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Old 16th September 2010, 08:15 PM   #1
rongon is online now rongon  United States
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Default unbypassed cathode resistor

I've been experimenting recently... (Uh ohhhhh.....)

I have a 6N30P line amp, common cathode amplifier, 15k plate load resistor, Va = 85V, Ia = 18mA, Vg = 3.6V. Using two series-connected red LEDs in the cathodes to get the grid bias.

I could use less gain. So... What if I change the LEDs to an unbypassed 200 ohm cathode resistor?

- Gain should go down from +25dB to about +20dB.

- 6N30P ra will go up from under 2k ohms to maybe 6k ohms. But I have a 15k plate load (B+ is +400V), so that should be OK with no changes necessary.

I've been reading all sorts of internet posts and articles about unbypassed cathode resistor. The conventional wisdom seems to be that it will lower distortion, possibly change distortion spectra to less 2nd HD, relatively more 3rd HD. Some say it's a bad thing to do, others think it's a good thing to get rid of the bypass cap.

I'm going to try it and see what happens, but I was wondering if there are theoretical disadvantages to reducing gain this way. Or is it the kind of thing where it's a good idea in some situations, not so good in others?
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Old 16th September 2010, 08:33 PM   #2
SY is offline SY  United States
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Or is it the kind of thing where it's a good idea in some situations, not so good in others?
Bingo.

Easy to try, so go for it.
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Old 16th September 2010, 10:16 PM   #3
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If there is no feedback, this should work. But if there is a feedback loop it's not such a good idea. If the gain reduction is too great, bypass part of the resistor or use fewer LEDs and a resistor.
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Old 16th September 2010, 11:21 PM   #4
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Cathode resistor actually introduces a feedback loop by current that increases resulting tube's internal resistance.
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Old 17th September 2010, 05:02 AM   #5
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If you replace the diodes with a potentiometer, and connect a capa between the wiper and ground, you could "dial in" the sound and gain you like best. Should be interesting
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Old 17th September 2010, 09:25 AM   #6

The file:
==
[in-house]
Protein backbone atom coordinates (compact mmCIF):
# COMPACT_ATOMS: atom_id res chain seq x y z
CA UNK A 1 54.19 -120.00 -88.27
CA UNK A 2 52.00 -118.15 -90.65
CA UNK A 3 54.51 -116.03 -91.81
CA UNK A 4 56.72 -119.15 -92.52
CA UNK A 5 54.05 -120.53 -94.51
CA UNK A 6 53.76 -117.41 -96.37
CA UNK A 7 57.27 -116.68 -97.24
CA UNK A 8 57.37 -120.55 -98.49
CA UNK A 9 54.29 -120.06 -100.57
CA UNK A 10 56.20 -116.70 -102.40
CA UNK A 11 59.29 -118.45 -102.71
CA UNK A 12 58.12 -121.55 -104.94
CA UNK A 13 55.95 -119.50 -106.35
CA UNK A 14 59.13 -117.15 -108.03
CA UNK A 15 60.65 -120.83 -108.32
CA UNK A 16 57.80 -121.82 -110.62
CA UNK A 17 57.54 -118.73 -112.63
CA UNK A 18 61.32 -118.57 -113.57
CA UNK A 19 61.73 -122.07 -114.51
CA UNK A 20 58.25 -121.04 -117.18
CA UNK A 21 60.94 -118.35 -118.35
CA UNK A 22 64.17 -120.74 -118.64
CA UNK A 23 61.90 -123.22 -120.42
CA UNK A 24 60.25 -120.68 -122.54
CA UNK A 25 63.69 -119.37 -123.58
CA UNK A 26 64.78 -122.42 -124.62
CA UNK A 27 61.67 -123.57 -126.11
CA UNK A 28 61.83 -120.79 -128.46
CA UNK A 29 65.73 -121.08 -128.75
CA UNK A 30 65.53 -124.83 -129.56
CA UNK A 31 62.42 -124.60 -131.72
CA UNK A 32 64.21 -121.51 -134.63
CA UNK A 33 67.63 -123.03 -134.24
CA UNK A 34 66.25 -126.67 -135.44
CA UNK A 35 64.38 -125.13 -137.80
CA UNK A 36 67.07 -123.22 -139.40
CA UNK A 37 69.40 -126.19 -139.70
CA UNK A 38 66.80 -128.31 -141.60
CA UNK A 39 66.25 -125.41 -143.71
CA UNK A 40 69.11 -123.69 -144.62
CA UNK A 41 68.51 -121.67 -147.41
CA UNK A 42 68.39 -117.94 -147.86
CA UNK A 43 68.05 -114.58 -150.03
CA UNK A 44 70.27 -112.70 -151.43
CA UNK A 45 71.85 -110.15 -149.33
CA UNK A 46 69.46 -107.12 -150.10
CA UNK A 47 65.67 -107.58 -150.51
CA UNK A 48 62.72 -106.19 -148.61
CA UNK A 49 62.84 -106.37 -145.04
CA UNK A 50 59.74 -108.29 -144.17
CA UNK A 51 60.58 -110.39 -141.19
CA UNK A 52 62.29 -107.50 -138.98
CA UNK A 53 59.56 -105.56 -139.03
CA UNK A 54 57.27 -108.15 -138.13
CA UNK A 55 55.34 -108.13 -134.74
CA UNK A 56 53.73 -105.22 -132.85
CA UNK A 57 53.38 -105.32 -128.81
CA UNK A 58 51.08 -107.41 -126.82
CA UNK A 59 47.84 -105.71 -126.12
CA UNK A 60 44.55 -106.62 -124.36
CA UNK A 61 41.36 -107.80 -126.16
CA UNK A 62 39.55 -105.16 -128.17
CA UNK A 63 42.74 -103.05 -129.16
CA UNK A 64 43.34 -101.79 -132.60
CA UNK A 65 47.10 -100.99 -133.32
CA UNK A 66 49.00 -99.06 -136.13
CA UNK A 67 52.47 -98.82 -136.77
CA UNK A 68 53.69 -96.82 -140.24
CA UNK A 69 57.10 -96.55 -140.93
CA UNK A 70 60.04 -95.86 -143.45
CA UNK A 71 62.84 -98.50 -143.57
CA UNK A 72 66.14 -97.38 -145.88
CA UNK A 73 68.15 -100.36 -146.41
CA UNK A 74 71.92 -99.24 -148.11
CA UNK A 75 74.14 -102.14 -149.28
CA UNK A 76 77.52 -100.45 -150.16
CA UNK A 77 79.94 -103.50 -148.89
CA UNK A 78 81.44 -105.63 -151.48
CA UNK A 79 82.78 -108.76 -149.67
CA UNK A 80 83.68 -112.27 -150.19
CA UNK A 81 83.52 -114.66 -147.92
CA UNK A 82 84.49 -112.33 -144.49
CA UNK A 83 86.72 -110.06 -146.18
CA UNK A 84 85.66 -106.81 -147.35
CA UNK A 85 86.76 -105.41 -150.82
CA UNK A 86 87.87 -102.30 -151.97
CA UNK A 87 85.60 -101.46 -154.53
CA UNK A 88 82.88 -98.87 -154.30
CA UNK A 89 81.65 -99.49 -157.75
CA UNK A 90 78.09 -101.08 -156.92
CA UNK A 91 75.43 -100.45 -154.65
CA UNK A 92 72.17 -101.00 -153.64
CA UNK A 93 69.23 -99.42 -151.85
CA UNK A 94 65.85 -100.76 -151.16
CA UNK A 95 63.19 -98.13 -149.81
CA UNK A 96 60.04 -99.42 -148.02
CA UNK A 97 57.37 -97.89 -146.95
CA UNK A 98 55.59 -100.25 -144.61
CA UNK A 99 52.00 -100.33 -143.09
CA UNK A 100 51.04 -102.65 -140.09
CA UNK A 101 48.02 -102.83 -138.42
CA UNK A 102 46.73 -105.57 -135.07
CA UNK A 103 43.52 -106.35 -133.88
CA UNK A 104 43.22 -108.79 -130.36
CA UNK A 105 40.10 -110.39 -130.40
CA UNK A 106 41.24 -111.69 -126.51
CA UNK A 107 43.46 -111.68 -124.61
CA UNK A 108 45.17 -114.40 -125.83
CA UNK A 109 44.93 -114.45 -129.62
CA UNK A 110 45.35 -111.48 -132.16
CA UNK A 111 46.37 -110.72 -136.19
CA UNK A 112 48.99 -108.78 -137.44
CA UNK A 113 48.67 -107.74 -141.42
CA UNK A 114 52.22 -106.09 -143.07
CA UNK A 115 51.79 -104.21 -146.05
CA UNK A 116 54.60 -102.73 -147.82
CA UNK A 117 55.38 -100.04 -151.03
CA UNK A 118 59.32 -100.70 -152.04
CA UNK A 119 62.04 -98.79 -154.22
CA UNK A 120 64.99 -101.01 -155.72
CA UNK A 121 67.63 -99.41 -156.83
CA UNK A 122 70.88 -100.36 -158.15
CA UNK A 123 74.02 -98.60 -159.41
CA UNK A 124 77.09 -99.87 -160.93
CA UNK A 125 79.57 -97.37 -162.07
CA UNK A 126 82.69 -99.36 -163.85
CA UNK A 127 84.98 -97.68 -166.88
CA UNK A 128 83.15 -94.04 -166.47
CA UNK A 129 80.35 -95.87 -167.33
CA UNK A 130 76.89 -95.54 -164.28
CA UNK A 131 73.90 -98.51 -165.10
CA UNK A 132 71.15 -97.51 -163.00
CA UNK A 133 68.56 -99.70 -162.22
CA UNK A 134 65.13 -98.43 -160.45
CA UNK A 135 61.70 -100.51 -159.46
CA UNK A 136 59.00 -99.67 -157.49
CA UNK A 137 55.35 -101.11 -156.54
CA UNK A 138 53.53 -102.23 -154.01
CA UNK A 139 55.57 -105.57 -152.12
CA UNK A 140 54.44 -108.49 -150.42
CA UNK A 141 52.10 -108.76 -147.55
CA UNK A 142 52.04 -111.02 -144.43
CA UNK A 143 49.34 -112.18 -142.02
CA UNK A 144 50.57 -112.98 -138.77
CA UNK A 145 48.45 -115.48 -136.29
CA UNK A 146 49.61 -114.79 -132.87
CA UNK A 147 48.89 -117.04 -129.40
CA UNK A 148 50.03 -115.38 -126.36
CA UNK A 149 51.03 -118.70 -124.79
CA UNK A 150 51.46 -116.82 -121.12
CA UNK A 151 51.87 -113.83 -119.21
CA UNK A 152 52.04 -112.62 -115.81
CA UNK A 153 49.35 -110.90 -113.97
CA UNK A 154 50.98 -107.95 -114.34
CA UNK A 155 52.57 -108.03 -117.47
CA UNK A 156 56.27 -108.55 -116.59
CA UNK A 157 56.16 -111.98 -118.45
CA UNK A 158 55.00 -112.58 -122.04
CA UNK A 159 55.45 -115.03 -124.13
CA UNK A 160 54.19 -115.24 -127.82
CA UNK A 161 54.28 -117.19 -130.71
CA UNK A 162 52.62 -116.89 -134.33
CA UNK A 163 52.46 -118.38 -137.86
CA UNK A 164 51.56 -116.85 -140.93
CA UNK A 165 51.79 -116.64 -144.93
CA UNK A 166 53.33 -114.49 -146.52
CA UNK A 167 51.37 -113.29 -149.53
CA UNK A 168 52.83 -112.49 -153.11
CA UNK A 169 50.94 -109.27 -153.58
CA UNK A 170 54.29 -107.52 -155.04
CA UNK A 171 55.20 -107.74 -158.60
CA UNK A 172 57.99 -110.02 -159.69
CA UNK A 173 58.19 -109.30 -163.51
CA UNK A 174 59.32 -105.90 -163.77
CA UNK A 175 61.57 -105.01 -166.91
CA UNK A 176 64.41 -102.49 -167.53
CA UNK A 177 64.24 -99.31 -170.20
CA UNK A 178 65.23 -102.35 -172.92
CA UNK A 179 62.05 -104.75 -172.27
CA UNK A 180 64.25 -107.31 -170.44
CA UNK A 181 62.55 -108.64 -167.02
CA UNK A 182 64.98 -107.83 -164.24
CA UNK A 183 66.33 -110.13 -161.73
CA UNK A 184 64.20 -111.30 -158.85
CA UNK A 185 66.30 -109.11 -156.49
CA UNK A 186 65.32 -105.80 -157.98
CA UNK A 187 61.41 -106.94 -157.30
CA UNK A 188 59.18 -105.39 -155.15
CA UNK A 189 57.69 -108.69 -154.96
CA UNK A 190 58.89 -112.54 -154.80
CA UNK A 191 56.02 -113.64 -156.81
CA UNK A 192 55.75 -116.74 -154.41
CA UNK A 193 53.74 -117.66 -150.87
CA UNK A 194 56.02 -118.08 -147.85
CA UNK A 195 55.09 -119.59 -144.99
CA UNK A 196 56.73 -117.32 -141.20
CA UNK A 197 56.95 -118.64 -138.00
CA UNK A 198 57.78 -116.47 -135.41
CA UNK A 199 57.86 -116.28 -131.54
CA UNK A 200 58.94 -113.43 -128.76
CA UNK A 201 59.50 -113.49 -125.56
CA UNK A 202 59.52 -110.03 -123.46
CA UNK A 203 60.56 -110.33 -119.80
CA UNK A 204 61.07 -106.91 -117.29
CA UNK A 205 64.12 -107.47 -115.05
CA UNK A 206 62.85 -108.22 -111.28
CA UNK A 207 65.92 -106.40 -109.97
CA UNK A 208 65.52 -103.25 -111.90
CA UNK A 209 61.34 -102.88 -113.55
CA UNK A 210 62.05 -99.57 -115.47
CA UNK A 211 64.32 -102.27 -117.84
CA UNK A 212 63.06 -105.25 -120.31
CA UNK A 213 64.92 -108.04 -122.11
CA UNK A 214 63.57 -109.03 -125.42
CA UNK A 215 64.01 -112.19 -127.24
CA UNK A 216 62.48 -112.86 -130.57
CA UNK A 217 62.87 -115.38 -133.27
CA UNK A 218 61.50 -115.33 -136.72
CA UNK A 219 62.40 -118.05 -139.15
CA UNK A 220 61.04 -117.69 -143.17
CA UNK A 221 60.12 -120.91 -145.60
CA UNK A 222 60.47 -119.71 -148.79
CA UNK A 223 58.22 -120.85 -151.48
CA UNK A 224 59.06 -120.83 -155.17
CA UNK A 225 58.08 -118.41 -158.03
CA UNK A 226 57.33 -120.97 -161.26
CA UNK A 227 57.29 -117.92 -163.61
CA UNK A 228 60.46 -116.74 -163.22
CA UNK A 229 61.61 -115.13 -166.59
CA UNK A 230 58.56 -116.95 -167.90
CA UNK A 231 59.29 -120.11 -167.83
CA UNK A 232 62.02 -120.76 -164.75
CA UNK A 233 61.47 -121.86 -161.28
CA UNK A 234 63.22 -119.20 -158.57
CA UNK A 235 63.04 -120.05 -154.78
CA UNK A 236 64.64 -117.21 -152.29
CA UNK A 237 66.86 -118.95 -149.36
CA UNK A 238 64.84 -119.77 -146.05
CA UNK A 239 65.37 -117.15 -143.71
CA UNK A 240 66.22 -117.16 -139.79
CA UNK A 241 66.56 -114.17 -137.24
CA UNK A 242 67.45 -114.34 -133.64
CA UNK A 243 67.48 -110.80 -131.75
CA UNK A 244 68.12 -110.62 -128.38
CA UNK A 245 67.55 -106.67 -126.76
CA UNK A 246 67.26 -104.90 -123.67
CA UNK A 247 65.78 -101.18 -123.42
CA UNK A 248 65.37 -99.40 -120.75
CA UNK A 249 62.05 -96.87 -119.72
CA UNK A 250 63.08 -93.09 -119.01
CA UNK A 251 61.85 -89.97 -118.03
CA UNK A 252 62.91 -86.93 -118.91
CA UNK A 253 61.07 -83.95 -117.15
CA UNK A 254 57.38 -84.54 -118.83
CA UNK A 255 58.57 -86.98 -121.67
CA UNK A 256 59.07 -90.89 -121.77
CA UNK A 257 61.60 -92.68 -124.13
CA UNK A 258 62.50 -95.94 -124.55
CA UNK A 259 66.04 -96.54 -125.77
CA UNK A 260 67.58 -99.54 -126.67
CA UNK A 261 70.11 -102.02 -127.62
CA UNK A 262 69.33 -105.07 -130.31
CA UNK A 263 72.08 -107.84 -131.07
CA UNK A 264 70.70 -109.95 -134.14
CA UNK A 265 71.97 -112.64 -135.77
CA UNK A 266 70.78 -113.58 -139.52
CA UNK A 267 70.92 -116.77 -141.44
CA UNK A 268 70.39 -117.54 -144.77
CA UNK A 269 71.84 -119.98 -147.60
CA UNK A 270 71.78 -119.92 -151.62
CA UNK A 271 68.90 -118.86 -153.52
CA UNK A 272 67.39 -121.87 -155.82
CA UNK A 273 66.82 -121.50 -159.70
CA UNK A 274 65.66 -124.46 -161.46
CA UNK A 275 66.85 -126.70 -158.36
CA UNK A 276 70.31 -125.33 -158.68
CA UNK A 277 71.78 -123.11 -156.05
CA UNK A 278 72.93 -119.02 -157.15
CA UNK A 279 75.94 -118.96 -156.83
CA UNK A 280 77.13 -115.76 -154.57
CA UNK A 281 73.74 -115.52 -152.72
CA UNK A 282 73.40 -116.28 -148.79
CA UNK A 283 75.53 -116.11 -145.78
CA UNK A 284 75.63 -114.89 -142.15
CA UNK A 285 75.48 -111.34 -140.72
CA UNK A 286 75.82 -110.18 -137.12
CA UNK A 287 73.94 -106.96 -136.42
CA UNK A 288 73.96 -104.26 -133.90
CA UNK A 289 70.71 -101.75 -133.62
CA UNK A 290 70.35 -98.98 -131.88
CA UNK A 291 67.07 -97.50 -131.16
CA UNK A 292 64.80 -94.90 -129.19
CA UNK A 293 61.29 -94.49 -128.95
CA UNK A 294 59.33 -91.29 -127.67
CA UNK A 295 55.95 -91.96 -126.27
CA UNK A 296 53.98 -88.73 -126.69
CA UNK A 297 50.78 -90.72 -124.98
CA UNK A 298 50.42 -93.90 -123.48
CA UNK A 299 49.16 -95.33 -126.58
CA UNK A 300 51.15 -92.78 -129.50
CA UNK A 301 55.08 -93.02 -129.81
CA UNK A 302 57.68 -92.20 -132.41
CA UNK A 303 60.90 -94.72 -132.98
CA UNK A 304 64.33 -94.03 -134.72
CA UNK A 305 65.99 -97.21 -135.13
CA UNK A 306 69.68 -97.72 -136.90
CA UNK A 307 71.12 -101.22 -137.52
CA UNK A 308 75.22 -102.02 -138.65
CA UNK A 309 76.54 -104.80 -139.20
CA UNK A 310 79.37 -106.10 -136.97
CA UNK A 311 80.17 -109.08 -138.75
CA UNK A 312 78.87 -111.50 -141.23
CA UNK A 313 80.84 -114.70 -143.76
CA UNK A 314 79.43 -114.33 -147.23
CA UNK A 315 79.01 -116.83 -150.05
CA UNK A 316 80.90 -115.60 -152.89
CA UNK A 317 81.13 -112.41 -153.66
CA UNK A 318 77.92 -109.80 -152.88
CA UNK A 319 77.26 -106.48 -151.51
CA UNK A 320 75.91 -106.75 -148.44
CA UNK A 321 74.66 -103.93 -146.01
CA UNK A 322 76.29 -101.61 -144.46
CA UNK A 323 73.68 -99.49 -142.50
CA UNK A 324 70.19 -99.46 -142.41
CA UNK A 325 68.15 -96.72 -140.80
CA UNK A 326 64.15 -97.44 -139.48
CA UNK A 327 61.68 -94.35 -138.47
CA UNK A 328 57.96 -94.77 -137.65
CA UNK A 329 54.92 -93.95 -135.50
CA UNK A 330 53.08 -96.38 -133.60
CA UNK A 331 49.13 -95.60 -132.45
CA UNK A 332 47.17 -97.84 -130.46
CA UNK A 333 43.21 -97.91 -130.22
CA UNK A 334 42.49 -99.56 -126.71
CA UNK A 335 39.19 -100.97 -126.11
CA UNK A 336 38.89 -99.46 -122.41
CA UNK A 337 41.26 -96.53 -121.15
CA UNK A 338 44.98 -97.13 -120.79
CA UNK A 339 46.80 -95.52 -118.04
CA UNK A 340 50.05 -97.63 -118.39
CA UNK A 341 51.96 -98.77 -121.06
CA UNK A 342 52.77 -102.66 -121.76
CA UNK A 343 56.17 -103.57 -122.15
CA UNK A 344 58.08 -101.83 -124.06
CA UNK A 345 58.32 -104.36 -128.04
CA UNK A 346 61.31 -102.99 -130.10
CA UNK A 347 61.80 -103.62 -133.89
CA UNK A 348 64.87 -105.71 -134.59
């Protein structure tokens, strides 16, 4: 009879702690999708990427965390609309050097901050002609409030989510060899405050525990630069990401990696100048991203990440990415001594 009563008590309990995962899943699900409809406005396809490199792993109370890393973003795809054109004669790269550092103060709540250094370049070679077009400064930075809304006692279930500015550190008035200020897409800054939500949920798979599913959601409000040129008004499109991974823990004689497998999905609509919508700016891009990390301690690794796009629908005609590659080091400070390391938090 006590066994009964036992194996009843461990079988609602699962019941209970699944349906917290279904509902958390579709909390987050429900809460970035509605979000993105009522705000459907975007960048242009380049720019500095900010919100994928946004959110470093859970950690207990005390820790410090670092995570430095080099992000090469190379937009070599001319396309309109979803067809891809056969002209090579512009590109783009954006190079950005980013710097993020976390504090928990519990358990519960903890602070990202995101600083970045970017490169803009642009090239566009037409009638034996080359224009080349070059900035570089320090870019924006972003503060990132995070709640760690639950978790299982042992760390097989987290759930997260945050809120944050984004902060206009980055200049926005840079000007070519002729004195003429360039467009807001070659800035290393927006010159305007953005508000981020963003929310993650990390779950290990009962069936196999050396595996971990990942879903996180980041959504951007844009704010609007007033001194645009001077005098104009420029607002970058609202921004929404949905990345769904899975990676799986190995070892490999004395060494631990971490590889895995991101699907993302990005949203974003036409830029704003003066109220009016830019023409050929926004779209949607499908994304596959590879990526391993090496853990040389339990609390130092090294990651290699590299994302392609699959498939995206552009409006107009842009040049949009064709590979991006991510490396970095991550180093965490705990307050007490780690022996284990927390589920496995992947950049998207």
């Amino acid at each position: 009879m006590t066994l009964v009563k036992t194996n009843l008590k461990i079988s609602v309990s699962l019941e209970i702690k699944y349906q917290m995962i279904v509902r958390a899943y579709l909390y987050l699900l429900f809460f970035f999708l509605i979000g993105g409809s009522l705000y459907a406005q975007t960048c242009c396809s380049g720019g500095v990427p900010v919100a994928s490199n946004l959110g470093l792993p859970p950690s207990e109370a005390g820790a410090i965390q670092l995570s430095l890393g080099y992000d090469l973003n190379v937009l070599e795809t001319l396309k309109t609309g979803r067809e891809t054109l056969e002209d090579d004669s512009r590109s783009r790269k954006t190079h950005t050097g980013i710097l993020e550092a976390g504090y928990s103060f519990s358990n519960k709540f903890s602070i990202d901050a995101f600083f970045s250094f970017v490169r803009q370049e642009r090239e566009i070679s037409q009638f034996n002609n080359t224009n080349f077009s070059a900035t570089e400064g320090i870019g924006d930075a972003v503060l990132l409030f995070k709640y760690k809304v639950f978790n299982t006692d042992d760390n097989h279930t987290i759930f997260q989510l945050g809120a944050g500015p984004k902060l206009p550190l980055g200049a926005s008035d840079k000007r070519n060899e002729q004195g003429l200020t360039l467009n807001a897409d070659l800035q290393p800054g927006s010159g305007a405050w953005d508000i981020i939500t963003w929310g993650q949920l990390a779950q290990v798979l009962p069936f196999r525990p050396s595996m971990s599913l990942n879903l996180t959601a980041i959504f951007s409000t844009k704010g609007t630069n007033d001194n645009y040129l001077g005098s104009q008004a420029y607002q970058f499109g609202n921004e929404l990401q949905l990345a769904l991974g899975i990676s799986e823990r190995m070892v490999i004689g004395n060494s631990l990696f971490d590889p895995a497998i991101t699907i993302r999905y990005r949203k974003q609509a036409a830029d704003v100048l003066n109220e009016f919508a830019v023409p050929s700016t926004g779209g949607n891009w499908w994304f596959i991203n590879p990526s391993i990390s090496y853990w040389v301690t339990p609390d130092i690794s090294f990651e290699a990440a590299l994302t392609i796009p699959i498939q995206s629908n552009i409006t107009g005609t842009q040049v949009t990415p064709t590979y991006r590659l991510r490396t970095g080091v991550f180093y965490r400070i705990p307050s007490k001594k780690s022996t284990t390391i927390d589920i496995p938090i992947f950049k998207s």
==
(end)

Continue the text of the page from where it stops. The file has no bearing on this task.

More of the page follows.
Arnulf is offline Arnulf  Europe
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Um, isn't almost a twofold decrease due to cathode degeneration just a tad overoptimistic ? I didn't put the numbers together but it sounds like huge change (the difference is usually 30% or thereabouts, not 50%).
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Old 17th September 2010, 03:50 PM   #7
rongon is online now rongon  United States
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Didn't get to try the unbypassed cathode resistor last night. But I did make headway on updating the power supply in my pp 2A3 amp.

Quote:
isn't almost a twofold decrease due to cathode degeneration just a tad overoptimistic ? I didn't put the numbers together but it sounds like huge change (the difference is usually 30% or thereabouts, not 50%).
Do you mean I'll get only 30% less gain? If so, that would be OK. I ran the numbers and that's what I got, but I could have done it wrong...

Quote:
Cathode resistor actually introduces a feedback loop by current that increases resulting tube's internal resistance.
That would decrease the transconductance and mu too, right?

What I don't understand is how the result would be lowered distortion... but that's what it sounds like when I tried it last (using an ECC88 with about 10mA going through it).

In this case a reduction in gain would be a good thing, so I'd be able to open up my volume pot past 1 o'clock for a normal listening level.

No global feedback loop in this circuit. Just a plain-jane common cathode amplifier with a selector switch and a pot.

-=|=-

Last edited by rongon; 17th September 2010 at 03:53 PM.
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Old 18th September 2010, 08:52 AM   #8
Arnulf is offline Arnulf  Europe
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Originally Posted by rongon View Post
Do you mean I'll get only 30% less gain? If so, that would be OK. I ran the numbers and that's what I got, but I could have done it wrong...
Yes, it depends on how you run your tubes though (quiescent point).
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Old 18th September 2010, 02:11 PM   #9
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An unbypassed cathode resistor reduces transconductance but leaves mu unchanged. This is why it reduces gain less than you might expect. If a triode has a CCS load then the gain could be virtually unchanged.

As it is a form of negative feedback it reduces total distortion, although there may be some shuffling of the order of distortion from low to high. Reducing gain will reduce the Miller effect, but how this affects HF roll-offs will depend on the source resistance feeding the stage and the load capacitance after the stage. It could go either way.
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